DI: P.I.C. Publishing was actually created for the music side of our creative output. In Canada, when royalties are collected, a percentage goes to the “publisher” and a percentage to the artist. If you’re both, you need a company name to collect full royalties. It was this name that we started using as an umbrella for all of our creative work, including art, music, and in this case, The Starving Queen. During the years when ebooks crashed into the scene, self-publishing became a heated topic, and some mid-level publishers were disappearing, I sat back and looked at my options. I have many friends in the industry, and Shikhar Dixit offered to edit for me. I also found Mary Madewell, a fantastic artist. There’s a printing shop in town, and I’ve done this journey before with my earlier book, Katrina and the Frenchman. I knew exactly how much work was involved, and the quality of the print shop.

So whaddaya do? Despite the busyness that comes with kids, a job, and my own personal transformation, I wanted to handle this one myself. I had faith in my editor and artist, so G (spousal unit) and I decided to have a triple release for the book, a little one-act play I wrote called The Narrowing, and our new horror/Halloween based CD called From Skull Tavern.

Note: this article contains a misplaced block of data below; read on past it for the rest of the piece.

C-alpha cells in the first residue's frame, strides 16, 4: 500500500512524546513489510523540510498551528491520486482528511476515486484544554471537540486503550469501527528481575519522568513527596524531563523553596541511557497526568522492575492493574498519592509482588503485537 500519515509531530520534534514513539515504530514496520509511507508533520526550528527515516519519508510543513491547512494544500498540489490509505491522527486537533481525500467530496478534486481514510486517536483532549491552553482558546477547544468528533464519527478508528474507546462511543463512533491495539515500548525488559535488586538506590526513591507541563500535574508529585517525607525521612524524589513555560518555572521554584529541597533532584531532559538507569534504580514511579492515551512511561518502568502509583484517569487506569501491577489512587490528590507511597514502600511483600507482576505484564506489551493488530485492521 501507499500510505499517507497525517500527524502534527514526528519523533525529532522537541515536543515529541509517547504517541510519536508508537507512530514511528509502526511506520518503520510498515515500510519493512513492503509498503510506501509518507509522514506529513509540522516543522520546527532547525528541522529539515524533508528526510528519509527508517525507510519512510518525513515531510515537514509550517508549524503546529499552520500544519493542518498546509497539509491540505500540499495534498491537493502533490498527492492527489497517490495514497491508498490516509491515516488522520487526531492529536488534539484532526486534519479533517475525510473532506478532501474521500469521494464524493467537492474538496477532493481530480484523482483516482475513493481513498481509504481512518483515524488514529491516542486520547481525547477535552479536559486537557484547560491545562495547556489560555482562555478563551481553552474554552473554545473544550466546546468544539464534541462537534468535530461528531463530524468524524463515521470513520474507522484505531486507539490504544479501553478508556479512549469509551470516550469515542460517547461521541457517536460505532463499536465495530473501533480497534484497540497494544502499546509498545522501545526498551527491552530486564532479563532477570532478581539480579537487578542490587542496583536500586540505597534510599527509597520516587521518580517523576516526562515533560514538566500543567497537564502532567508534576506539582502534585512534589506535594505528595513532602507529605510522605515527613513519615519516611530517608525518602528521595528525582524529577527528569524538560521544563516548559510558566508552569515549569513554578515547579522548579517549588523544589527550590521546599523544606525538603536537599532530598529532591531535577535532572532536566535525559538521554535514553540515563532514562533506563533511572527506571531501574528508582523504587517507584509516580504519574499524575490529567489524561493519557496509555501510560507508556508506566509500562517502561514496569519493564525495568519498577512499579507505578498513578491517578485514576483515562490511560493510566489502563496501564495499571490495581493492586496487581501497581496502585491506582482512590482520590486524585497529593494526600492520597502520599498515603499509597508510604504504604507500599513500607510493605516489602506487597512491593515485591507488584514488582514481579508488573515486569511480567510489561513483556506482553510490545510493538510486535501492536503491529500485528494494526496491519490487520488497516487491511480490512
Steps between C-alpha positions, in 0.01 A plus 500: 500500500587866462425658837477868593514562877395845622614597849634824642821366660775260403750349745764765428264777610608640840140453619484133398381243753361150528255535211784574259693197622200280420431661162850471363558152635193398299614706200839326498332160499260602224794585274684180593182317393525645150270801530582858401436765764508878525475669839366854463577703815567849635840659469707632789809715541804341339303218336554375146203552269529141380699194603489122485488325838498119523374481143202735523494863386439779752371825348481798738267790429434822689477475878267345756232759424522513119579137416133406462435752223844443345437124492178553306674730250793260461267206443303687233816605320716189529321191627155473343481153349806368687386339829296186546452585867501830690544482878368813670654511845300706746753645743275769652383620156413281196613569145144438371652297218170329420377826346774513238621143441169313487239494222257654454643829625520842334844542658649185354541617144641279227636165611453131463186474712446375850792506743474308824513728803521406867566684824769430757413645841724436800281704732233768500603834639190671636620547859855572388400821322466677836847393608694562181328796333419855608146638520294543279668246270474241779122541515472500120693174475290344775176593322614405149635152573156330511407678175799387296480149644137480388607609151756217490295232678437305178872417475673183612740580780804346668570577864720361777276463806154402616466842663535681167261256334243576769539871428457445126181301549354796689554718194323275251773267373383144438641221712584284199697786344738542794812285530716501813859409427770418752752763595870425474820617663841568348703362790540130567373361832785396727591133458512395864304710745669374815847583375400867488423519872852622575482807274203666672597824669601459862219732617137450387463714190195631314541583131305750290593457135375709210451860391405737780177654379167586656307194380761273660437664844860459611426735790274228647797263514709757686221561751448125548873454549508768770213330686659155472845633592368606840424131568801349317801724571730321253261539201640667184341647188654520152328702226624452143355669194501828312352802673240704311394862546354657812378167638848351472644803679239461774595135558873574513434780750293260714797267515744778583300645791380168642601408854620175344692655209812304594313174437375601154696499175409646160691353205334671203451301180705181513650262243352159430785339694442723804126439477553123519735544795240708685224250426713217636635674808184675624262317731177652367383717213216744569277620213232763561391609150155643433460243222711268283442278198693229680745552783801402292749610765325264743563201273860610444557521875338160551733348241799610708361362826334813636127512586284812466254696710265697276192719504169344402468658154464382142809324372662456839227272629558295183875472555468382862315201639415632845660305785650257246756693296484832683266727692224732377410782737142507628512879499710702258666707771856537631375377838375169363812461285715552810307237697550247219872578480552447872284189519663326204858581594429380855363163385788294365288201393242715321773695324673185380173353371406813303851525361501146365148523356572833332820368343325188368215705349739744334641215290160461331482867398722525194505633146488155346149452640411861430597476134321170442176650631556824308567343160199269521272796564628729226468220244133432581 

DB: The tale of The Starving Queen really hit home for me on several levels as I believe it will for many readers. Considering all that the Queen represents, was there anything that surprised you as far as what the book meant to you in the beginning compared to what it might have mean for you along the way or even now as you reflect back on it?

DI: Surprises? Oh jeez, where to start with this one. Should I roll my eyes or just shake my head? When one discovers that they are transgender, very often a weight is lifted from their shoulders. Another thing that can happen, is the shedding of light on many issues from your past that at the time, you didn’t understand. To look back and think that the signs were so muffled, trickling out in this book in bits and pieces, is disturbing.

So many of us are very harsh judges of our bodies. We change, we evolve, we age, and we have far too many moments of hating our bodies. But to not know why, to not understand why I couldn’t accept myself, makes me feel sad for my “ex” who lived in such a dark place for so long. As much as the Queen needed to come alive, so did Jasmine. I needed her to to poke and prod at herself, to hide it from everyone, and then to smile. There are specific scenes in the book that I previously felt as if I was screaming them out, but now they simply scream at me.